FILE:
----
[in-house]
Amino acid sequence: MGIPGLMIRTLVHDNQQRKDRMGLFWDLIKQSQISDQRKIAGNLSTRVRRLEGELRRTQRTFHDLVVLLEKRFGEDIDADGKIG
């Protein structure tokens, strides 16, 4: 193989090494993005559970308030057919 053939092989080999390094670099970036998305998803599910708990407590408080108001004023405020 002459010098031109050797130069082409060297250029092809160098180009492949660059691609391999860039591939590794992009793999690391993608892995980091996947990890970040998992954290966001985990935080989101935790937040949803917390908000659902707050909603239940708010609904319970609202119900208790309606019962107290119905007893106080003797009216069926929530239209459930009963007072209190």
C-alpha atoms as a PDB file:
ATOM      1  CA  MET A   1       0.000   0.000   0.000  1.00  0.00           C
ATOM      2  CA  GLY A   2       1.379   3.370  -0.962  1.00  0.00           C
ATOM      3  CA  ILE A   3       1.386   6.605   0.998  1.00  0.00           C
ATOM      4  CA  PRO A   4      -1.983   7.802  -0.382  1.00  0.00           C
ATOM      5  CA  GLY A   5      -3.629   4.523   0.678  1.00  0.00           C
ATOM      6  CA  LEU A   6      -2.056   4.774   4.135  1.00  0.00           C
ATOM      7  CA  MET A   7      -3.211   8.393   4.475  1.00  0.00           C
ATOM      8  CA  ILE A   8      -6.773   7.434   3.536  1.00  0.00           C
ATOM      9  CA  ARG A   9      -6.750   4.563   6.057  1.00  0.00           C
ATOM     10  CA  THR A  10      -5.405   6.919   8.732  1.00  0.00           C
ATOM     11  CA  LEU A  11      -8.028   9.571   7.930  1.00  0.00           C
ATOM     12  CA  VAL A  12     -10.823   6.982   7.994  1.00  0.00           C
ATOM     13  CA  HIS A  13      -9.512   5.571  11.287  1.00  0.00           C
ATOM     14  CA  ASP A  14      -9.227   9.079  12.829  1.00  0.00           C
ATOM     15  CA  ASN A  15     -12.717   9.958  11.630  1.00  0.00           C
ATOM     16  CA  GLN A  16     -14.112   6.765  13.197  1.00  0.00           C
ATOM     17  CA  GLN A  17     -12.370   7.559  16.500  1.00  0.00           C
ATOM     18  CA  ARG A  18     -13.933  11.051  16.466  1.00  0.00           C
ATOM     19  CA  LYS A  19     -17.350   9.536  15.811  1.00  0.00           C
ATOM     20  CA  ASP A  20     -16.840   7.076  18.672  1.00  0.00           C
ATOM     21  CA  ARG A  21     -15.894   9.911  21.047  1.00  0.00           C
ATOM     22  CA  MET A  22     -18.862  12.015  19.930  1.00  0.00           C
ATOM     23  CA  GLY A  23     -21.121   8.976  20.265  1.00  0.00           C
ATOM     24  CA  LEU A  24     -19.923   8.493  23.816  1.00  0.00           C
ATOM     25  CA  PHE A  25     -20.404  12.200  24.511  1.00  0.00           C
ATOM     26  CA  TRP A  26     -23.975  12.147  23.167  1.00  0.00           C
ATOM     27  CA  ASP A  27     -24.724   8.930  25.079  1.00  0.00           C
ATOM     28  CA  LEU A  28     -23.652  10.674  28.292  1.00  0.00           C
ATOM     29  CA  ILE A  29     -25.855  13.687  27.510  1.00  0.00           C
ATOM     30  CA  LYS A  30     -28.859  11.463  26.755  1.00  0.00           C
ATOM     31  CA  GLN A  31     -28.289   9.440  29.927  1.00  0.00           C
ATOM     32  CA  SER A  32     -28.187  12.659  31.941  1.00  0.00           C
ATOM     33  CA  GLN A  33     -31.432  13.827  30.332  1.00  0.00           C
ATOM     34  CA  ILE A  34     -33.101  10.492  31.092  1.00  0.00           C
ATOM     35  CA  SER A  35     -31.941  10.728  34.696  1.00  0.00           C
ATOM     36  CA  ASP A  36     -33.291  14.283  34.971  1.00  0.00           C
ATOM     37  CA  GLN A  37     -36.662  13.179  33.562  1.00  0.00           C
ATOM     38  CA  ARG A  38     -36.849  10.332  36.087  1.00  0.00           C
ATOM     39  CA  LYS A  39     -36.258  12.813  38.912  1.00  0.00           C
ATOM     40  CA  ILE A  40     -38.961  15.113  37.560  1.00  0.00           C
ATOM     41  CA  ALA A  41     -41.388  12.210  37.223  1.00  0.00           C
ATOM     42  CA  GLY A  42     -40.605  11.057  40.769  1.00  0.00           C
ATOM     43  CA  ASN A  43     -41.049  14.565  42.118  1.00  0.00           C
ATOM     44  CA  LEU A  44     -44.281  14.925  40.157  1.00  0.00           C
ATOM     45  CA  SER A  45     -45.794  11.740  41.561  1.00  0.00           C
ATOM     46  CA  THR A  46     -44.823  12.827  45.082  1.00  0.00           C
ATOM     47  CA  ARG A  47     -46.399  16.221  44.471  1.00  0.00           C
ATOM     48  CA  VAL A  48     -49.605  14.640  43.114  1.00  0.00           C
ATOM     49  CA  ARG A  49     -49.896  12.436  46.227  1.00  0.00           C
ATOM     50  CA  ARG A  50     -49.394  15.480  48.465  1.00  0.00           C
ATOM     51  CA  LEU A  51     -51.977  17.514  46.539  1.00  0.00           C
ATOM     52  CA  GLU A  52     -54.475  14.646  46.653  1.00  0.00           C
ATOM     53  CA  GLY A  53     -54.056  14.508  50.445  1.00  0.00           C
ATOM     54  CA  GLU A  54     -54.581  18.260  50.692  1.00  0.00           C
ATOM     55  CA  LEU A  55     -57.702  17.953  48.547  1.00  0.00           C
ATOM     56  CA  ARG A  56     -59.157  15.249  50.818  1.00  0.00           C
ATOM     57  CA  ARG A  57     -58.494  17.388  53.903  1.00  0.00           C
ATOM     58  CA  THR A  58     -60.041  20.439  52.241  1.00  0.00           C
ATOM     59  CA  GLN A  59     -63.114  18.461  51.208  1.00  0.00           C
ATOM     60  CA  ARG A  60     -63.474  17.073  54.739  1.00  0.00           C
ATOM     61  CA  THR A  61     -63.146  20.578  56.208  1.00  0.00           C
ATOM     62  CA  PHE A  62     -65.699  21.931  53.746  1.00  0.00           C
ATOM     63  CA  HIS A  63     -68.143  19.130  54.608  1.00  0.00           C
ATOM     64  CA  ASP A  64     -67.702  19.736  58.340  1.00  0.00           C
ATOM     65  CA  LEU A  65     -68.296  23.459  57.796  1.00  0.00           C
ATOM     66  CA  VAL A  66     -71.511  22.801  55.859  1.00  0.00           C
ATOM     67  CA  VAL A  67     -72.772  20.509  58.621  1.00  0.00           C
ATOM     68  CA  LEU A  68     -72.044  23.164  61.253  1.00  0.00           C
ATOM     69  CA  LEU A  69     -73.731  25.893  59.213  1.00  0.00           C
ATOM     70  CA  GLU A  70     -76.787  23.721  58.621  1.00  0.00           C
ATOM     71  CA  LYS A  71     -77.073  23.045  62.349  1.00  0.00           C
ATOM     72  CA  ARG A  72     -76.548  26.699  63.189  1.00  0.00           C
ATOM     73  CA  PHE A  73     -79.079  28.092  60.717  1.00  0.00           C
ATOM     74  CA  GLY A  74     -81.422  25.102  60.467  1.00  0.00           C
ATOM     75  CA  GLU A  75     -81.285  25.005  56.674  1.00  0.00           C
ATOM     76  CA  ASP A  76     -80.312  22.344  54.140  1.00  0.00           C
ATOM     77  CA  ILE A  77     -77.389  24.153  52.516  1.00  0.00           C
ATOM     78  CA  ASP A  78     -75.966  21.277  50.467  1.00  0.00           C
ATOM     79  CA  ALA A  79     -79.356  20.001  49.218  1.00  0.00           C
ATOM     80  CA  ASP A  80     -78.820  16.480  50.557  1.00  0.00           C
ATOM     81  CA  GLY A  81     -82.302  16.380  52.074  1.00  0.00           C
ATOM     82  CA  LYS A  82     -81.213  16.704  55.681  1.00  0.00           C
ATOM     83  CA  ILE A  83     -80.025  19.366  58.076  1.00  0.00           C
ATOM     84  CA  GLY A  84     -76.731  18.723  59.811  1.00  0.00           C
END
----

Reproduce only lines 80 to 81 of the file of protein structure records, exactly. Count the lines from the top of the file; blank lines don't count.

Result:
ATOM     76  CA  ASP A  76     -80.312  22.344  54.140  1.00  0.00           C
ATOM     77  CA  ILE A  77     -77.389  24.153  52.516  1.00  0.00           C